carne guisada, Spanish for stewed meat. Krystal bit into the taco and paused. She looked at me with wide eyes: “Mom?” she asked. Trying it for myself, I could only offer expletives. Perfectly stewed and seasoned, it was the best carne guisada I’ve ever had. I didn’t think it would get any better than that, but then we tried the barbacoa taco. It was that Sunday morning barbacoa, strips of slow-simmered beef that melt in your mouth. It takes hours of work to prepare (the meat is braised for six hours, Dave told me), but effort doesn’t necessarily correlate to results. This barbacoa was evidence of labor, yes, but of mastery and love, too.

Love is involved in the sourcing of ingredients, too, and in the time the team at Yellow Rose takes to process those ingredients. The produce, to the extent possible, comes from the farmers’ market. All of their meat comes from Pennsylvania. Their beans are from upstate New York. Their corn tortillas are from La Milpa de Rosa, nixtamalized and without preservatives. Their flour tortillas are homemade. “We’re always kind of focusing on the Tex-Mex thing or that we’re from south Texas,” Dave said, but “we’re also connected to this area as well. I think that’s something that gets a little overshadowed. We’re supporting this community as well, at least through the economics of the restaurant.”

Photo Illustration by Sera Lione feat. Yellow Rose building illustration by Greg Matesich

Despite the food being so evocative of Texas and Tex-Mex cuisine, Dave and Krystiana view the restaurant as more than any label. They see it as a representation of themselves. “I really feel like this restaurant is just an ‘us’ restaurant. We’ve lived in New York for a while now. We’re from Texas. We really like to rep our hometown,” Krystiana told me. The restaurant, she said, was “a mashup of what our experiences have been.” Confronted with diners who come in expecting one thing and receiving another, Dave told me that he likes to say that Yellow Rose is a Texas Mexican-American restaurant in New York City. “That’s a big enough blanket to kind of do whatever I want,” he said.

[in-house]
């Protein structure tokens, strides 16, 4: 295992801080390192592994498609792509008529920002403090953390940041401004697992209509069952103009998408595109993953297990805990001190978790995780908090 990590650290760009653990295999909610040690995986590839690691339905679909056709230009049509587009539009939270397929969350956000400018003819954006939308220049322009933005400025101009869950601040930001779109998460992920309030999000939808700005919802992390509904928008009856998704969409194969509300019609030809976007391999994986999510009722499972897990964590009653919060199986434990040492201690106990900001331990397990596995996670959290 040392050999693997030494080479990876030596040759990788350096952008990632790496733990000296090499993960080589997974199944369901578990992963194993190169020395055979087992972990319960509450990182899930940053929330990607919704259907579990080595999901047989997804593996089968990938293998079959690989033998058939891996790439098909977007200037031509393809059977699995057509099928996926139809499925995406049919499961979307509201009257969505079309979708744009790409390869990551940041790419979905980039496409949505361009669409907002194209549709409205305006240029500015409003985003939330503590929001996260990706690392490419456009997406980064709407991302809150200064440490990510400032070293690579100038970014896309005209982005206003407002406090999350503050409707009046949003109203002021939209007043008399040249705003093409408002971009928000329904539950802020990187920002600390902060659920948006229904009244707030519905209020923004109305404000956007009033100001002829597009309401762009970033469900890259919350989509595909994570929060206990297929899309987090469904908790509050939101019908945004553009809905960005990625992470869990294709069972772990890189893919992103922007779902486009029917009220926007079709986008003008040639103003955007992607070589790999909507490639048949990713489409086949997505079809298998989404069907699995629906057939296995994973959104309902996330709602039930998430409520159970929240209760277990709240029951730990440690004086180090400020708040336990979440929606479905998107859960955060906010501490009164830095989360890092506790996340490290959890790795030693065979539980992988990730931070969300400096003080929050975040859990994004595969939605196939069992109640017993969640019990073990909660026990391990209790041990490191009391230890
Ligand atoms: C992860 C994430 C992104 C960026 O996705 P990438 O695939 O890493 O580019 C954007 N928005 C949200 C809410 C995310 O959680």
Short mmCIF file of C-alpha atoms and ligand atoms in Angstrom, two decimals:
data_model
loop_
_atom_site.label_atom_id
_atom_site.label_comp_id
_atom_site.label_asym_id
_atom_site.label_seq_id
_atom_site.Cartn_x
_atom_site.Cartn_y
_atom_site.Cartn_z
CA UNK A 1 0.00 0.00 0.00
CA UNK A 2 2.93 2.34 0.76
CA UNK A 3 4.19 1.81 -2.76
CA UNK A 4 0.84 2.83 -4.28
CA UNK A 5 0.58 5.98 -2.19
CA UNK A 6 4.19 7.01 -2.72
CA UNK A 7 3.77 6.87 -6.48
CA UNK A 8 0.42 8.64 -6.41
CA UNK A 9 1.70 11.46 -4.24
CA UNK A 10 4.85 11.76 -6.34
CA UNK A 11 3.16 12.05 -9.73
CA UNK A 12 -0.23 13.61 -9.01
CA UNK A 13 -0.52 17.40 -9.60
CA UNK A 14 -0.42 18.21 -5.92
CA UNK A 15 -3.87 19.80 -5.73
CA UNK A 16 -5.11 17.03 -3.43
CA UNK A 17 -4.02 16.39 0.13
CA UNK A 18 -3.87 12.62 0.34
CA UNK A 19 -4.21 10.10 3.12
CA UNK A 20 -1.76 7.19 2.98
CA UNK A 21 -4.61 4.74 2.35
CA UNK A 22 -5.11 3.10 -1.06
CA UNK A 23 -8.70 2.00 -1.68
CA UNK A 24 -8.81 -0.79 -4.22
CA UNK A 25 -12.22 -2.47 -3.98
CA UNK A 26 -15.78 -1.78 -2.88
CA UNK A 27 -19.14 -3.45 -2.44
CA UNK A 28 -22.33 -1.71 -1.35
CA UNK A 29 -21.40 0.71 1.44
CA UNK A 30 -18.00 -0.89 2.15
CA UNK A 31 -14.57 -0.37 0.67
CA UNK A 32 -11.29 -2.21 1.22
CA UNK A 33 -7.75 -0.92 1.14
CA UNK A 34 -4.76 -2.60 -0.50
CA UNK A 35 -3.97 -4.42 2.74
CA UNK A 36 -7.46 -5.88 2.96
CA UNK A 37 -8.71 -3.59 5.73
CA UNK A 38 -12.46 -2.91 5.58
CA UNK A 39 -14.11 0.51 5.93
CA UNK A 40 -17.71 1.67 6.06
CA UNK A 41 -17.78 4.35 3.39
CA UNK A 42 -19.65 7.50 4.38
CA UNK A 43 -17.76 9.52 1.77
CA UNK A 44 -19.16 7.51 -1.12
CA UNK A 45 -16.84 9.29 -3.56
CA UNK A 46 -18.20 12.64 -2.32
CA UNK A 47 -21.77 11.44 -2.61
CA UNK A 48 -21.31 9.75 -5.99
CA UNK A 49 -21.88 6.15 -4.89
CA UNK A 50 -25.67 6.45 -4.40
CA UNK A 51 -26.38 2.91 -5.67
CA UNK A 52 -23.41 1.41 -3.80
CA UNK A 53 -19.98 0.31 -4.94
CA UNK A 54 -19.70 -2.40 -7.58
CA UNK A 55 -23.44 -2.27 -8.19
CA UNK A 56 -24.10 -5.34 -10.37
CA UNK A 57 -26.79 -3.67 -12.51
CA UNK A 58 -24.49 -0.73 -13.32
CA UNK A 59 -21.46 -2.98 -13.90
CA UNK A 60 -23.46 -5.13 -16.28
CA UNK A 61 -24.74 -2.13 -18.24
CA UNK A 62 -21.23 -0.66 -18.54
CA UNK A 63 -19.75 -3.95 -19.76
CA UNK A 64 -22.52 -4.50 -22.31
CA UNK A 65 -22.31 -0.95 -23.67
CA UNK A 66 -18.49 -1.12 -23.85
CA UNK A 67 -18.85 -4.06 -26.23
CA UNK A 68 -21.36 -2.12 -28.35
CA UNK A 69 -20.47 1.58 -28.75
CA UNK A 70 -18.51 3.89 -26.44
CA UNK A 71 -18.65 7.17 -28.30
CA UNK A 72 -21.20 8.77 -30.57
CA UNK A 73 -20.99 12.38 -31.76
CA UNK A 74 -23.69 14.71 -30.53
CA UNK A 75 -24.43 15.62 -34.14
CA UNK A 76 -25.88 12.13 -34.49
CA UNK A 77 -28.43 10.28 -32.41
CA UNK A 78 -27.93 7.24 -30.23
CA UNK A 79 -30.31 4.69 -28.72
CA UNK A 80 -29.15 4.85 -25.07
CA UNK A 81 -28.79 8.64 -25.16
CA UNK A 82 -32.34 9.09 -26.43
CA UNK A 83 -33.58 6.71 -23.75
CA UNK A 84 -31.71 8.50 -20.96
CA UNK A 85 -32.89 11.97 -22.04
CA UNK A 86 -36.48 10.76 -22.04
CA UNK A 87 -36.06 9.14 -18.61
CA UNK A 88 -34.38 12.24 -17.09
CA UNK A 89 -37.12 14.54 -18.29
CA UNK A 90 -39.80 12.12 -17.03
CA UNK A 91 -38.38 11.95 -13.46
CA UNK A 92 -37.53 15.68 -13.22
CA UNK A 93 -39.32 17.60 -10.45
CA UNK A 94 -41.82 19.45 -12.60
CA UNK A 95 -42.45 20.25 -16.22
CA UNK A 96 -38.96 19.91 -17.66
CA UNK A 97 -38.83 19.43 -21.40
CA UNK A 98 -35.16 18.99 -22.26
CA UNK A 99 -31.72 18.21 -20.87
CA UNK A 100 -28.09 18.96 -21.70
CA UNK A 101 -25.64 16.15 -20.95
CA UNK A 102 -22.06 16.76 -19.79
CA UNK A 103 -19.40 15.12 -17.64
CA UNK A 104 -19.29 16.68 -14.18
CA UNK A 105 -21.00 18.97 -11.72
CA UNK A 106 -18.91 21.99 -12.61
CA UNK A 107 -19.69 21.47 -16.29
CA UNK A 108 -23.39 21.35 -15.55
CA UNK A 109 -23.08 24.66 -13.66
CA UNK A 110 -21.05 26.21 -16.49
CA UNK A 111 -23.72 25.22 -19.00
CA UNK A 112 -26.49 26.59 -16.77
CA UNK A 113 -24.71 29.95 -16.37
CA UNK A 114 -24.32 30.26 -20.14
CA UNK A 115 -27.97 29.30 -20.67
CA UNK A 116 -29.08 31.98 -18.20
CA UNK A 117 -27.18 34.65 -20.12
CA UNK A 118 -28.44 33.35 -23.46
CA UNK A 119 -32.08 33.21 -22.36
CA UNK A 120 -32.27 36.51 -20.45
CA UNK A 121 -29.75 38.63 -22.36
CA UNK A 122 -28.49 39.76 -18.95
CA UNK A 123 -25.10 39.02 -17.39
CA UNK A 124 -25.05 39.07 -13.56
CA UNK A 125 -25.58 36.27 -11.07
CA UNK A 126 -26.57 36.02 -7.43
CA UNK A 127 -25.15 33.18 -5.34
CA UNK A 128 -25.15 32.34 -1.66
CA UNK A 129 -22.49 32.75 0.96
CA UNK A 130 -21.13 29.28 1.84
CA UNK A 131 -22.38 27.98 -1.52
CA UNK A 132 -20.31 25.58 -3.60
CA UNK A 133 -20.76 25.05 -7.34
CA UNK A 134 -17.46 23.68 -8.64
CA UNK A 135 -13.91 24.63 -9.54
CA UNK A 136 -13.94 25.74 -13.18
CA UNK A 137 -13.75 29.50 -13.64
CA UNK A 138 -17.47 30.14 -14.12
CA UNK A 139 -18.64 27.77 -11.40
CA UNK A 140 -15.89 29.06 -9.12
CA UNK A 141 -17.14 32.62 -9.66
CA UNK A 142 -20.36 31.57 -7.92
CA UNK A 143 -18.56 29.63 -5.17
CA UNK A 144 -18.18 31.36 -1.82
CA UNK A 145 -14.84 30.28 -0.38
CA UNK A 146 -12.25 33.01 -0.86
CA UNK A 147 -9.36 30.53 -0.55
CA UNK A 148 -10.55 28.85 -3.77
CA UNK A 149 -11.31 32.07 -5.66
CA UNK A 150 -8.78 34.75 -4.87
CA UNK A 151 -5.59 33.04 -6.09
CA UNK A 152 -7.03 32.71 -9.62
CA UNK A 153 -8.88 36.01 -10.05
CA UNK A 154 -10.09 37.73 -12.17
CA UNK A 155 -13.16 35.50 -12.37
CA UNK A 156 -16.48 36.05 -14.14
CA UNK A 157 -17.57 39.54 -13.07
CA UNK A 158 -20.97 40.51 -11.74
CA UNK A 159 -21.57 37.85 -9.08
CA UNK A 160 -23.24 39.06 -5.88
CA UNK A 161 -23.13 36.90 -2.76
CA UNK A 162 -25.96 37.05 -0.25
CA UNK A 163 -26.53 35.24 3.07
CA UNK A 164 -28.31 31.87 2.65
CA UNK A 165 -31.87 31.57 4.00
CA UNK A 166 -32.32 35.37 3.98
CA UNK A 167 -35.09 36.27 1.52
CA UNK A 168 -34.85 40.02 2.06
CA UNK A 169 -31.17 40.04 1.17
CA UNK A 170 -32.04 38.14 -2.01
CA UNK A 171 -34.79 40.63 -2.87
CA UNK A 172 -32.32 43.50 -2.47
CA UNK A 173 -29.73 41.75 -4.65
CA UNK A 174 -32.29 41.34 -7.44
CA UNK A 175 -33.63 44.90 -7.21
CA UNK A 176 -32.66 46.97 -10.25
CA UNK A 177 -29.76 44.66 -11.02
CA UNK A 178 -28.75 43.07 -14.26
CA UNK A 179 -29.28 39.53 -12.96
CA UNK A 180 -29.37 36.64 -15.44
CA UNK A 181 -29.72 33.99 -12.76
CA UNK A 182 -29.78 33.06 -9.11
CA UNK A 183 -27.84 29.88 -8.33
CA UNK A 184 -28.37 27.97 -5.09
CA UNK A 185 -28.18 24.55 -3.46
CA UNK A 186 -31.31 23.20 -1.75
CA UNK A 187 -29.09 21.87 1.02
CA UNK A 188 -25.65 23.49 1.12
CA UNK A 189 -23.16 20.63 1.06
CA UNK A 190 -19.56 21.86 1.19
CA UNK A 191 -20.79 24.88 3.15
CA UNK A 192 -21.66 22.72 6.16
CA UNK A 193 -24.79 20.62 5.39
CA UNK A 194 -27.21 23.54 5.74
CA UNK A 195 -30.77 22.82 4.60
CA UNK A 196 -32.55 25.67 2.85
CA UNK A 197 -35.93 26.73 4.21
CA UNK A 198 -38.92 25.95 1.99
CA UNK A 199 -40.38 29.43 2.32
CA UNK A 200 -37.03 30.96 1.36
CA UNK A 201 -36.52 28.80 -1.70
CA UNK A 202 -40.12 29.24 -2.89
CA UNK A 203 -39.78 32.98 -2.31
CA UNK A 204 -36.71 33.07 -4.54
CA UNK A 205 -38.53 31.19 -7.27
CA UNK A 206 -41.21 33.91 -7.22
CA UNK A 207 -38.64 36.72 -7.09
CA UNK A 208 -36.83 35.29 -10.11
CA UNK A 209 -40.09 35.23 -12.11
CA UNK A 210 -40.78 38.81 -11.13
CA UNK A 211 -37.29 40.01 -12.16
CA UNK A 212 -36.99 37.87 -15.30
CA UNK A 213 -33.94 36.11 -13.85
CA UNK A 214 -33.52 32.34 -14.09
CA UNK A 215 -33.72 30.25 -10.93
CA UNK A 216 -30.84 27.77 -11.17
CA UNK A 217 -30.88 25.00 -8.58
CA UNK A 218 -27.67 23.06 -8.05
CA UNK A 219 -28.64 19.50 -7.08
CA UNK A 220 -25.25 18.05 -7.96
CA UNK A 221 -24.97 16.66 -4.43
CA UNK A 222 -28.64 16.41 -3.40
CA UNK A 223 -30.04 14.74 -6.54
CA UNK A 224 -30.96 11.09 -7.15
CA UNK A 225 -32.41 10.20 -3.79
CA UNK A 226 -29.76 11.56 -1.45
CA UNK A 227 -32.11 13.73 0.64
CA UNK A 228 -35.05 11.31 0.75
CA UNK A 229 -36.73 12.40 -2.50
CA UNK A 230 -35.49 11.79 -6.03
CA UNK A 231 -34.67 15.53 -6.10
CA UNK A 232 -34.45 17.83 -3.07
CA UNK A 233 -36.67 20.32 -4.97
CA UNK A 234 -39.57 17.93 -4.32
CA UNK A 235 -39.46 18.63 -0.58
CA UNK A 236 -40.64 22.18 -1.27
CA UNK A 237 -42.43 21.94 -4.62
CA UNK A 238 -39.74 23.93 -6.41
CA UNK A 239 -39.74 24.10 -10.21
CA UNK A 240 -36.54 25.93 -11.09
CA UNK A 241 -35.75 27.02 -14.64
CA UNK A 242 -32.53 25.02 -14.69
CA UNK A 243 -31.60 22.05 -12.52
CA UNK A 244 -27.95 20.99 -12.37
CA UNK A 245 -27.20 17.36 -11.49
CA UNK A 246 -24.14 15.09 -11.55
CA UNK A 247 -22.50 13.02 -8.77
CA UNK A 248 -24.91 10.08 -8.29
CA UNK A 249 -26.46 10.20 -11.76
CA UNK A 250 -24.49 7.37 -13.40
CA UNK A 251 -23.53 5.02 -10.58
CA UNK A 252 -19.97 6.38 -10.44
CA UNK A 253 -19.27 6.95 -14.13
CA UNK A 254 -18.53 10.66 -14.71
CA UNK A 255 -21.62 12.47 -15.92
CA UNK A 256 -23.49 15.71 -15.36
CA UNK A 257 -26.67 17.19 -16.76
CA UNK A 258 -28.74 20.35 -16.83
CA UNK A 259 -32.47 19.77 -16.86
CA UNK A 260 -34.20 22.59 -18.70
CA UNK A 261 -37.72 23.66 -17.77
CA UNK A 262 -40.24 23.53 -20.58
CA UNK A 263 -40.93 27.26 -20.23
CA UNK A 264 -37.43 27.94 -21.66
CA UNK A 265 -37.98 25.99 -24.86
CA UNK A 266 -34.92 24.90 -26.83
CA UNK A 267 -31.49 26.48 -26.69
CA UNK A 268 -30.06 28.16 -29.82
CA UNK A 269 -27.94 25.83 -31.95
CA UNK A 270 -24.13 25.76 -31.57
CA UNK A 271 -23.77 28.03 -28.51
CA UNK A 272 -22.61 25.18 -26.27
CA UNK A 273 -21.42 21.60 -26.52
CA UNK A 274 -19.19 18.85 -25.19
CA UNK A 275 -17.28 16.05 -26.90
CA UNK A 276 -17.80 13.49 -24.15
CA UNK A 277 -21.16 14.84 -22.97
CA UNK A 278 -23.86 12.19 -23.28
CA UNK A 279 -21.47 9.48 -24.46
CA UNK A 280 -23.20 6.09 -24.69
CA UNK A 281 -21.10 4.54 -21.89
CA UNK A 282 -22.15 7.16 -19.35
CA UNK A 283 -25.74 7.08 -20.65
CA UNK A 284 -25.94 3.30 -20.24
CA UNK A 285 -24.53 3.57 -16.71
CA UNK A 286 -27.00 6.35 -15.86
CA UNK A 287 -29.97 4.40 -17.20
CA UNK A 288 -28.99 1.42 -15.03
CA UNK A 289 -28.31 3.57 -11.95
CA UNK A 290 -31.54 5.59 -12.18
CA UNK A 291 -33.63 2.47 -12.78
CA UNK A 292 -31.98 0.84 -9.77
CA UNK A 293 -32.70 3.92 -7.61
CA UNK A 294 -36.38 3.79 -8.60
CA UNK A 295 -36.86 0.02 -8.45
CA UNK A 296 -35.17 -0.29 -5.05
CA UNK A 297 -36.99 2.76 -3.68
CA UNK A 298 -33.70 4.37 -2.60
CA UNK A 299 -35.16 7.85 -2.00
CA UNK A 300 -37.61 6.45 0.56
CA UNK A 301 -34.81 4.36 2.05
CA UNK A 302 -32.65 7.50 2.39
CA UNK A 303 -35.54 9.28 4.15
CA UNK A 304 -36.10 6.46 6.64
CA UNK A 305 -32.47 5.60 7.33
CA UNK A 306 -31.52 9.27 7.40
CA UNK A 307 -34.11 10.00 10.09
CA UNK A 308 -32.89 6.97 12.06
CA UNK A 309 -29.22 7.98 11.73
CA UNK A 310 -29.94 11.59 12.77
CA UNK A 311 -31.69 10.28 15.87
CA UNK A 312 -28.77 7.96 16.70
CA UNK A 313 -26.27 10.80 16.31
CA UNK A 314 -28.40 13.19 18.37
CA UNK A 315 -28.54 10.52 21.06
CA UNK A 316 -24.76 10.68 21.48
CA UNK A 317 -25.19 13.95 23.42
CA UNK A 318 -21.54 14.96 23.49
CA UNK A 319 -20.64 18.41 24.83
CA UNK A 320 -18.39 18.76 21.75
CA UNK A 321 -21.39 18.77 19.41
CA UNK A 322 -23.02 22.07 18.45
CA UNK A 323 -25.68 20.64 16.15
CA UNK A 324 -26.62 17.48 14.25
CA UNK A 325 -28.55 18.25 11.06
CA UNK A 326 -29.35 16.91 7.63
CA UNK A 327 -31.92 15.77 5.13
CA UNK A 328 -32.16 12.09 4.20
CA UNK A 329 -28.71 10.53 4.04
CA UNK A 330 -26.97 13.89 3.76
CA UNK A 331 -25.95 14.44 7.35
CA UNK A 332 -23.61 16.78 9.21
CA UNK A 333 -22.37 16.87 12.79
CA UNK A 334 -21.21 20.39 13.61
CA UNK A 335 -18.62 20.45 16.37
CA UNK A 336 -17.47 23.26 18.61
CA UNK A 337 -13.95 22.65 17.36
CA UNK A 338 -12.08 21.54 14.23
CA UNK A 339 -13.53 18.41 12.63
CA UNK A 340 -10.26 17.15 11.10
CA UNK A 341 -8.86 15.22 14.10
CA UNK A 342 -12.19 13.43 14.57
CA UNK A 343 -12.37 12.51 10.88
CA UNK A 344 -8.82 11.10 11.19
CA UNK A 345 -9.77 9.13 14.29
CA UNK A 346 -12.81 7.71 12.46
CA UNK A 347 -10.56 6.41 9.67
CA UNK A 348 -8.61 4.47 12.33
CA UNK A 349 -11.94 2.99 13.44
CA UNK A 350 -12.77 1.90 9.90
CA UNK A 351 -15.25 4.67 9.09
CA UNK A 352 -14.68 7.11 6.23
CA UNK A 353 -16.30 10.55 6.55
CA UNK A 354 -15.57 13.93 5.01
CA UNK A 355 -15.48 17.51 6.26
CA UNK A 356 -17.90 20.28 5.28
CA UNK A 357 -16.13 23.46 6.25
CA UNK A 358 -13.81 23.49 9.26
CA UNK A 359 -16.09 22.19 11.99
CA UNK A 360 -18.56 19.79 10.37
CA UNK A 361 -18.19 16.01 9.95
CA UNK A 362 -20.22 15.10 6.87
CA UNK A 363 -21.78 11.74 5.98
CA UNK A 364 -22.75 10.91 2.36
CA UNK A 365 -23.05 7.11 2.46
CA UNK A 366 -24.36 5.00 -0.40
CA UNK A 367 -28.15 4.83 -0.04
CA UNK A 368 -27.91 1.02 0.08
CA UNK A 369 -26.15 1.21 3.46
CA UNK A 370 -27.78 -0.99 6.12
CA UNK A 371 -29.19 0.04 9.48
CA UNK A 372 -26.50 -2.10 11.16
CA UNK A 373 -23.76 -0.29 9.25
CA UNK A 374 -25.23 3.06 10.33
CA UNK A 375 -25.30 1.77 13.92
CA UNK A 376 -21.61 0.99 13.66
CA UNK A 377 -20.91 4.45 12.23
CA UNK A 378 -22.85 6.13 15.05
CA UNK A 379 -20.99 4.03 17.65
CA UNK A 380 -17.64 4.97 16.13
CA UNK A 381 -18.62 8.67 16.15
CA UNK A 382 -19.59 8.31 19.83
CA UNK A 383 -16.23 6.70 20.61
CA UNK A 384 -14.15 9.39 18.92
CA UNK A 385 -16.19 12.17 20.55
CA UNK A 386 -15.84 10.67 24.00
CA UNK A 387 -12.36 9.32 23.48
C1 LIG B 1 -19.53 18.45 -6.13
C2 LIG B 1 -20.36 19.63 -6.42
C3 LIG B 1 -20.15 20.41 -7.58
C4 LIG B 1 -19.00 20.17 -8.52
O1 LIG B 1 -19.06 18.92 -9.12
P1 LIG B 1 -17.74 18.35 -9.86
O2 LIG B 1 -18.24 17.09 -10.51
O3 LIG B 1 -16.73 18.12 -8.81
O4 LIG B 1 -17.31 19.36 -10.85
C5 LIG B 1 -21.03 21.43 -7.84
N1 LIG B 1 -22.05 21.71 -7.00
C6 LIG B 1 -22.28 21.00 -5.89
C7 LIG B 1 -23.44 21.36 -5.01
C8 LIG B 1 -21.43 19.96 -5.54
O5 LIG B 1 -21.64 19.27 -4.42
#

That kind of latitude is important given the stereotypes about Tex-Mex food that some people bring to the table. At first, for example, Yellow Rose didn’t serve nachos, a dish that some might think of as a Tex-Mex staple. “I didn’t want to get pigeonholed,” Dave said. It’s a delicate dance. As more people have come in asking for stereotypical dishes commonly (and sometimes erroneously) attributed to the region—nachos, for example, are truly Mexican—the Rizos, not wanting to deny them, have made room on their menu. “If people want to come here and get nachos and a margarita, we’re going to make the best versions of those as possible,” Dave added.

Despite those kinds of concessions, Dave and Krystiana are committed to selectively rebelling against expectations. “When the nachos got on the menu, I was, like, ‘We are going to divide this a bit. We’re going to use Mondays as the day to just be no nachos, no tacos, I just make whatever I want,’” Dave said. And thus, Monday “Not Taco Nights” were born.

Photo Illustration by Sera Lione feat. sandwich photo courtesy of @yellowrose.nyc

Such a decision makes clear the ethos behind Yellow Rose. Dave and Krystiana, however they’re labeled, are cooking the food they’d want to eat, making the drinks they’d want to drink, and creating the restaurant they’d enjoy patronizing. “We consume the things we sell,” Dave said. “If I can have a restaurant that has all the food I grew up with all the time, it’s pretty good for me. If other people are excited to have it around, then you start building a community where it all starts with your food and the food around you.” A new and fast fan, I’m glad to be joining the Yellow Rose community. Joining, though, feels more like a return than an initiation.

Adrian J. Rivera is an editorial assistant at NYT Opinion.
Originally from south Texas, he lives in Brooklyn.